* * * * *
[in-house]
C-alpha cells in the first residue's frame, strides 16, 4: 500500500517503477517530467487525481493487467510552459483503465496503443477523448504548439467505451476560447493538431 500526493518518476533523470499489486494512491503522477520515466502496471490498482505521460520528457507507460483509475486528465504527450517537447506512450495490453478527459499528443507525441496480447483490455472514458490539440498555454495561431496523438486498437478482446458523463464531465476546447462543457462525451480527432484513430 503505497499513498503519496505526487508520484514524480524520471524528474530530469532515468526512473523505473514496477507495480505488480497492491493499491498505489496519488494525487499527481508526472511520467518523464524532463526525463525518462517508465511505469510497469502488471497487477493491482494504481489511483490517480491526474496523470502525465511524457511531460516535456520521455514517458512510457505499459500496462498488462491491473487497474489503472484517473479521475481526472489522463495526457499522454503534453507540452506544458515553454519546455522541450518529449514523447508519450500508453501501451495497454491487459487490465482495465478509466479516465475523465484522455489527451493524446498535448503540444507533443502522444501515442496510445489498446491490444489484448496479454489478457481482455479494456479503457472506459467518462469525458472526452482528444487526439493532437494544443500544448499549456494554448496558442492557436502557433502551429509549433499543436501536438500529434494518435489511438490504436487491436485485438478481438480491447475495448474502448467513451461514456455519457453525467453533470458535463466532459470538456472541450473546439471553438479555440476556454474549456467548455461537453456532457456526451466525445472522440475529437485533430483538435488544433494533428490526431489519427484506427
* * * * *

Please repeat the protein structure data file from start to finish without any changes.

[in-house]
C-alpha cells in the first residue's frame, strides 16, 4: 500500500517503477517530467487525481493487467510552459483503465496503443477523448504548439467505451476560447493538431 500526493518518476533523470499489486494512491503522477520515466502496471490498482505521460520528457507507460483509475486528465504527450517537447506512450495490453478527459499528443507525441496480447483490455472514458490539440498555454495561431496523438486498437478482446458523463464531465476546447462543457462525451480527432484513430 503505497499513498503519496505526487508520484514524480524520471524528474530530469532515468526512473523505473514496477507495480505488480497492491493499491498505489496519488494525487499527481508526472511520467518523464524532463526525463525518462517508465511505469510497469502488471497487477493491482494504481489511483490517480491526474496523470502525465511524457511531460516535456520521455514517458512510457505499459500496462498488462491491473487497474489503472484517473479521475481526472489522463495526457499522454503534453507540452506544458515553454519546455522541450518529449514523447508519450500508453501501451495497454491487459487490465482495465478509466479516465475523465484522455489527451493524446498535448503540444507533443502522444501515442496510445489498446491490444489484448496479454489478457481482455479494456479503457472506459467518462469525458472526452482528444487526439493532437494544443500544448499549456494554448496558442492557436502557433502551429509549433499543436501536438500529434494518435489511438490504436487491436485485438478481438480491447475495448474502448467513451461514456455519457453525467453533470458535463466532459470538456472541450473546439471553438479555440476556454474549456467548455461537453456532457456526451466525445472522440475529437485533430483538435488544433494533428490526431489519427484506427